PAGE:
Last March, when the Coronavirus first swept across North America, all the ski resorts were shut down in the name of “flattening the curve”. Luckily for those of us who love to ski:
- The pandemic related closures did not come until the middle of March. This was towards the tail end of the ski season, at a time when most people who take part in multiple outdoor activities were already starting to look towards their Spring and Summer pursuits.
- As the pandemic progressed over the course of the year, experts would learn more about it. They learned how to better treat those who contract it and how the virus spread. The conclusion was made that the virus did not spread quite as much outdoors as it does indoors. Restaurants, bars and breweries would build outdoor seating, sometimes even closing sections of road so that socially distanced crowds could still drink and dine out.
It also meant that when it came to spreading the virus, skiing, an outdoor activity, would be seen as less problematic than indoor activities like visiting Santa at the mall.
To reduce the spread of COVID, Vail Resorts, the owner of the most of the top resorts in Central Colorado, would adapt three policies:
- A reservation system was implemented to limit the total number of people at a resort on any given day. Visitors have to reserve a spot at a resort ahead of time, and once a certain capacity is reached, no more reservations are available.
This keeps the crowds relatively thinner. Of course, it has its downsides. In a typical year, skiers could decide to ski at one of the resorts, or change plans at the last minute. This year that is not possible. Often times, days need to be planned ahead of time, especially for anyone that wants to ski on a Saturday, the day that the resorts are most likely to run out of reservations.
2. All indoor seating is closed.
This is perhaps the most important measure the resorts took to prevent the spread of the virus, but also the biggest inconvenience. In the lodges at lunchtime is probably where people are most likely to come into close contact with one another. However, for many visitors, it is also an important part of the day. Skiing is a cold weather activity.
Without indoor seating, it is harder to find a way to warm up on cold days.
3. The resorts adapted some interesting policies with respect to sharing lift rides.
These policies prevent people from sitting next to people outside their party, another way the virus can spread. They have the potential to cause some confusion. On a six person chair lift, for example, a party of two could join with another party of two. However, at times, single skiers have trouble determining if four people lining up for a chair are a party of four, which they can join, or two parties of two, which they cannot join.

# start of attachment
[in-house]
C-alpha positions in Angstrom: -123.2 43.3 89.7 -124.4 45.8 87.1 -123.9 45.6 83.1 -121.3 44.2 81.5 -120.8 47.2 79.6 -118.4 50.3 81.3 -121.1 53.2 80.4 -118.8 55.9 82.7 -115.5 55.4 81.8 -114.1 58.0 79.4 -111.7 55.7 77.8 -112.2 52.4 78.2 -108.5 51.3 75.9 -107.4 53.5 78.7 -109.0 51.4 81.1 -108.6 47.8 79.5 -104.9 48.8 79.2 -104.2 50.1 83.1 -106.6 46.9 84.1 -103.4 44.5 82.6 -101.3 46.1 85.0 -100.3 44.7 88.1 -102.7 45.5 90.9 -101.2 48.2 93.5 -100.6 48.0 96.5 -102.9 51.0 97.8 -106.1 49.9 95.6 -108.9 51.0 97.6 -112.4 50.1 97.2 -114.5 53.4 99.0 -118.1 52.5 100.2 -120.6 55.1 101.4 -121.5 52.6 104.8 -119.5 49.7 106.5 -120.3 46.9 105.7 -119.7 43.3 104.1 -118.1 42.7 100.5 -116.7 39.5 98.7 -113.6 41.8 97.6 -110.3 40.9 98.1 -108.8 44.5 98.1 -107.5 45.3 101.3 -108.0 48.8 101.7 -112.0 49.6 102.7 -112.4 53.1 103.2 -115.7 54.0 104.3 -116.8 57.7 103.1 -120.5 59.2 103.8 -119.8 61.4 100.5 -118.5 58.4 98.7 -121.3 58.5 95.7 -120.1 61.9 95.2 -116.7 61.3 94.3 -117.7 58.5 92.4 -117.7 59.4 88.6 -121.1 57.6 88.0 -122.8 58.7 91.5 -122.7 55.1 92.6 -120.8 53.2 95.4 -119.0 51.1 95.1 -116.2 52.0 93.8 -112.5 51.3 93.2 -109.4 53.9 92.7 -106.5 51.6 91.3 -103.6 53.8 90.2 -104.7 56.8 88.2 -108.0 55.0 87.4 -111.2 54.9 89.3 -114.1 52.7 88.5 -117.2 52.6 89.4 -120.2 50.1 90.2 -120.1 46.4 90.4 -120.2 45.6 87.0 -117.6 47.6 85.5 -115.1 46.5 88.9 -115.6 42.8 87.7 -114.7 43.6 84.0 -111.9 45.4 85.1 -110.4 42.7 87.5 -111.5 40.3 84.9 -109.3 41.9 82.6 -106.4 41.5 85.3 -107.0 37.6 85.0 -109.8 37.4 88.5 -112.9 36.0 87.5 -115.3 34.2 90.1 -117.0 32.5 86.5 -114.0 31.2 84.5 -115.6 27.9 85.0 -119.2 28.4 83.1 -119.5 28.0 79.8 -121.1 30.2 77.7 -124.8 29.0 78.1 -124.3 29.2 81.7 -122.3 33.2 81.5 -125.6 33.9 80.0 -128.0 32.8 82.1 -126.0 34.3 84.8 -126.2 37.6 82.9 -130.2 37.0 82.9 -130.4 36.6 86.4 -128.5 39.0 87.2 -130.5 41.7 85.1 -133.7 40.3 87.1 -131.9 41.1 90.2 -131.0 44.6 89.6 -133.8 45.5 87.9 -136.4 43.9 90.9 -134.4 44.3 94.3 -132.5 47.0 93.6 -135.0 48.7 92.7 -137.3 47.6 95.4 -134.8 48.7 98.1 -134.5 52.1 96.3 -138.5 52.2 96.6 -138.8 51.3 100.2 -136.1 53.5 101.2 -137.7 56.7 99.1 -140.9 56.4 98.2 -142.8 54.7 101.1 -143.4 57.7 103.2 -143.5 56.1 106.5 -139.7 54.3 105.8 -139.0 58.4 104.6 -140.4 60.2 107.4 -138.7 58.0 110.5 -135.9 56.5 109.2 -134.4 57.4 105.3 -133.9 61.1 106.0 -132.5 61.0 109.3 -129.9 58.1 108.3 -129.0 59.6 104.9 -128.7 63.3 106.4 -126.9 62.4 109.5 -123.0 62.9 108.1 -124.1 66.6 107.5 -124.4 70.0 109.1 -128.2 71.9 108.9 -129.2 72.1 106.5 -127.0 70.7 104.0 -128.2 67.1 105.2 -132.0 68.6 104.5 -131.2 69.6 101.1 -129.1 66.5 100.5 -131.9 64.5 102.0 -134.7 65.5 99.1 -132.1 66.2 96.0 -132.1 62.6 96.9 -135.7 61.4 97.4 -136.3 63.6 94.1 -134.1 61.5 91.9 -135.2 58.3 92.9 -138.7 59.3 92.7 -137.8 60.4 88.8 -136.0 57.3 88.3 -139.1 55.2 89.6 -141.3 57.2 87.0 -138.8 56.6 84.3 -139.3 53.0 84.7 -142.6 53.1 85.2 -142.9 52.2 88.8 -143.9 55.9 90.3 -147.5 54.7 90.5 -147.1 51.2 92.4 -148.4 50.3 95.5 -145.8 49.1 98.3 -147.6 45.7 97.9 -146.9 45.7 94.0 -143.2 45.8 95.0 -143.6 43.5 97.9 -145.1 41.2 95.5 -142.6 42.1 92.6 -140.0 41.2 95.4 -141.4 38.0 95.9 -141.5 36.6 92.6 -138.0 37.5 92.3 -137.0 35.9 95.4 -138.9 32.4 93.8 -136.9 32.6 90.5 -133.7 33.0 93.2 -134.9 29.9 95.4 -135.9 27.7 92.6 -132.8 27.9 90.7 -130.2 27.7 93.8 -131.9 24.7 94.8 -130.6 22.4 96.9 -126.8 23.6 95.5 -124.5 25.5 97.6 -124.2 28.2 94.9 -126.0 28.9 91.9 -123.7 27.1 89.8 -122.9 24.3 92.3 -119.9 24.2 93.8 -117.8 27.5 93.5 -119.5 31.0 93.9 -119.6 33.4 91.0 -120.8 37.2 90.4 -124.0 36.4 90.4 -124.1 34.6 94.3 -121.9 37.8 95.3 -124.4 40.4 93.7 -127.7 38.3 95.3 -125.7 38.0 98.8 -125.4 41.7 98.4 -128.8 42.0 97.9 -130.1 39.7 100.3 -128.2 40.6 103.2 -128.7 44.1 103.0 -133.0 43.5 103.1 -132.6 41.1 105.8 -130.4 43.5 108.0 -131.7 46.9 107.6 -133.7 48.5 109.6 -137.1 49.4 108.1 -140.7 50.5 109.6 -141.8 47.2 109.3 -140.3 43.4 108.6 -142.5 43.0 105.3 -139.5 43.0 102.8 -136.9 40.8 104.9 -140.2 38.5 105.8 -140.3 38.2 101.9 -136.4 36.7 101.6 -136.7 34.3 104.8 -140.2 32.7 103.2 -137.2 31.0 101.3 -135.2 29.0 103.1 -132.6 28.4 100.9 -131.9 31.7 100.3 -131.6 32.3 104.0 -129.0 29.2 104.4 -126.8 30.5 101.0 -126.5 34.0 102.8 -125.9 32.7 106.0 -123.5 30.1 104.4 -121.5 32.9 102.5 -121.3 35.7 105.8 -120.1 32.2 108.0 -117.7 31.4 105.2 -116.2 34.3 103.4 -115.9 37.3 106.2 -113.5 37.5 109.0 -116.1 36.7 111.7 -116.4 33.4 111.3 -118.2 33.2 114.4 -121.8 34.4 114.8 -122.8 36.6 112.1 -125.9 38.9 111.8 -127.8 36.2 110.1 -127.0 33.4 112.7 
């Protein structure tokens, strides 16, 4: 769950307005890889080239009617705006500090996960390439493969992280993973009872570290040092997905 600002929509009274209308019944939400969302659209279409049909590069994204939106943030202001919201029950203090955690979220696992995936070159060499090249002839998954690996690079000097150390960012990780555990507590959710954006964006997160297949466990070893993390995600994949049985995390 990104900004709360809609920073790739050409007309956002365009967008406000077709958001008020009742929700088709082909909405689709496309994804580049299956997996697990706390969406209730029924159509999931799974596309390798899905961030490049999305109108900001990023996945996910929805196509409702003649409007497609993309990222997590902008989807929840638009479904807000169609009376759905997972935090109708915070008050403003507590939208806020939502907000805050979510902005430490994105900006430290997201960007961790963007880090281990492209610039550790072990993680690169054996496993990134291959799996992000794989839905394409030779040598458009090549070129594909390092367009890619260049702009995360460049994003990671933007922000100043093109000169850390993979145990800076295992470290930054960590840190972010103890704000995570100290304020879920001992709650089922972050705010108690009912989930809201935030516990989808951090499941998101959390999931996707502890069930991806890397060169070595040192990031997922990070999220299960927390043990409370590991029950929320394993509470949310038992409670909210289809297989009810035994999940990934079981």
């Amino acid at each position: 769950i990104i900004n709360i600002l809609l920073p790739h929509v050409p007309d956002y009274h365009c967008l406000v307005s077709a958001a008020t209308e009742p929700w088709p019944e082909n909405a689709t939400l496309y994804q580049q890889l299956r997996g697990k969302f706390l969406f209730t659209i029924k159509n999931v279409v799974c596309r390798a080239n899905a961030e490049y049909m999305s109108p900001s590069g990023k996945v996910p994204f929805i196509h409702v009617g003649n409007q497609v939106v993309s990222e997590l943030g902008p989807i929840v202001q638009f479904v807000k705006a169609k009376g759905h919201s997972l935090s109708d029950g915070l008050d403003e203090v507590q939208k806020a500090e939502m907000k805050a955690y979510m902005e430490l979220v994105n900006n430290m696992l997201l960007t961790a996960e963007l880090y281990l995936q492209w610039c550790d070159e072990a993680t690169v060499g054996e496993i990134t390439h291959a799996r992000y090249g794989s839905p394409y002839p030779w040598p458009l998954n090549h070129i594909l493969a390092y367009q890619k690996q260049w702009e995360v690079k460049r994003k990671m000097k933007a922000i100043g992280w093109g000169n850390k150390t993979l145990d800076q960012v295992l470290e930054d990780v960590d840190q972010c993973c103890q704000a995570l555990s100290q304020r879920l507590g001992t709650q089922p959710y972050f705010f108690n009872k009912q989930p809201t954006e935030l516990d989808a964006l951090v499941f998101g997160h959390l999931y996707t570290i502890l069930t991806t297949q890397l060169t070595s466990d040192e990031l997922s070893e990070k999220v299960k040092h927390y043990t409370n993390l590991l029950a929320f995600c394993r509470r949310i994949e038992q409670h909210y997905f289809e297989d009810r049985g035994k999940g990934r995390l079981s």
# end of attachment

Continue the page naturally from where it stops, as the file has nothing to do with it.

It also resulted in lift lines being, despite the overall reduction in the number of people at the resort, typically slightly longer than they would be had it not been for the pandemic.
Breckenridge and other nearby resorts are also facing another challenge this year, a lack of snow. The snow season is off to a slow start. As of the middle of January, the snowpacks in the Upper Colorado Headwater Basin, the basin that contains Beaver Creek, Breckenridge, Copper Mountain, Keystone, Vail and Winter Park ski resorts, is 30% below average.
These conditions are fine for those that want to ski on groomed trails.
In fact, with less crowds, this may be a wonderful opportunity for those that wish to fly down trails like these.
However, for the types of skiing that require more snow, it can be a bit of a challenge.
Snow conditions in the upper parts of the resort, where the ungroomed bowl skiing is, is not good. The imperial express lift, which leads to the highest points at the resort, has yet to open.
Variance is a natural part of life. It can be expected in every aspect of life, from entertainment to business to outdoor activities. There are going to be some years that are better and some that are not as good. Maybe, with over 95% of the population still waiting to be vaccinated and uncooperative weather, this was not meant to be one of the better ski seasons.
The key to being able to handle variance in life is to not be one dimensional. It is to base an entire life on one thing and only one thing. It is having that other activity to turn to when those less favorable seasons inevitably occur.